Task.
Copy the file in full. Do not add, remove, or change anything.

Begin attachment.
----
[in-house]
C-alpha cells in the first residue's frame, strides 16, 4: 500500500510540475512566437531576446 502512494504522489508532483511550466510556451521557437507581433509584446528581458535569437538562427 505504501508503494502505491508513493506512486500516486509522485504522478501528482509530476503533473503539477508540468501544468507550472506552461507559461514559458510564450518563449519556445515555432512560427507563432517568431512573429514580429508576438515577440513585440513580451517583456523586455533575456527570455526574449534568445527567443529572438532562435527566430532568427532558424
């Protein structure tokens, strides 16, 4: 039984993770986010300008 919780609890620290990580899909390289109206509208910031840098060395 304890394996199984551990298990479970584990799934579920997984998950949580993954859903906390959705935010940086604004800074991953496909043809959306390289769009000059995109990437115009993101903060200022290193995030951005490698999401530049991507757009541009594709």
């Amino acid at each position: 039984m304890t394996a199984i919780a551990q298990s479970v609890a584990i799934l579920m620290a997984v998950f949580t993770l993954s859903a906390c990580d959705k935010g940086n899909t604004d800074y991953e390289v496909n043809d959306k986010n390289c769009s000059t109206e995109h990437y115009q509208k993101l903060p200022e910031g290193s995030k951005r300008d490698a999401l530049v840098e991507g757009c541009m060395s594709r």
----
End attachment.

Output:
[in-house]
C-alpha cells in the first residue's frame, strides 16, 4: 500500500510540475512566437531576446 502512494504522489508532483511550466510556451521557437507581433509584446528581458535569437538562427 505504501508503494502505491508513493506512486500516486509522485504522478501528482509530476503533473503539477508540468501544468507550472506552461507559461514559458510564450518563449519556445515555432512560427507563432517568431512573429514580429508576438515577440513585440513580451517583456523586455533575456527570455526574449534568445527567443529572438532562435527566430532568427532558424
């Protein structure tokens, strides 16, 4: 039984993770986010300008 919780609890620290990580899909390289109206509208910031840098060395 304890394996199984551990298990479970584990799934579920997984998950949580993954859903906390959705935010940086604004800074991953496909043809959306390289769009000059995109990437115009993101903060200022290193995030951005490698999401530049991507757009541009594709």
């Amino acid at each position: 039984m304890t394996a199984i919780a551990q298990s479970v609890a584990i799934l579920m620290a997984v998950f949580t993770l993954s859903a906390c990580d959705k935010g940086n899909t604004d800074y991953e390289v496909n043809d959306k986010n390289c769009s000059t109206e995109h990437y115009q509208k993101l903060p200022e910031g290193s995030k951005r300008d490698a999401l530049v840098e991507g757009c541009m060395s594709r």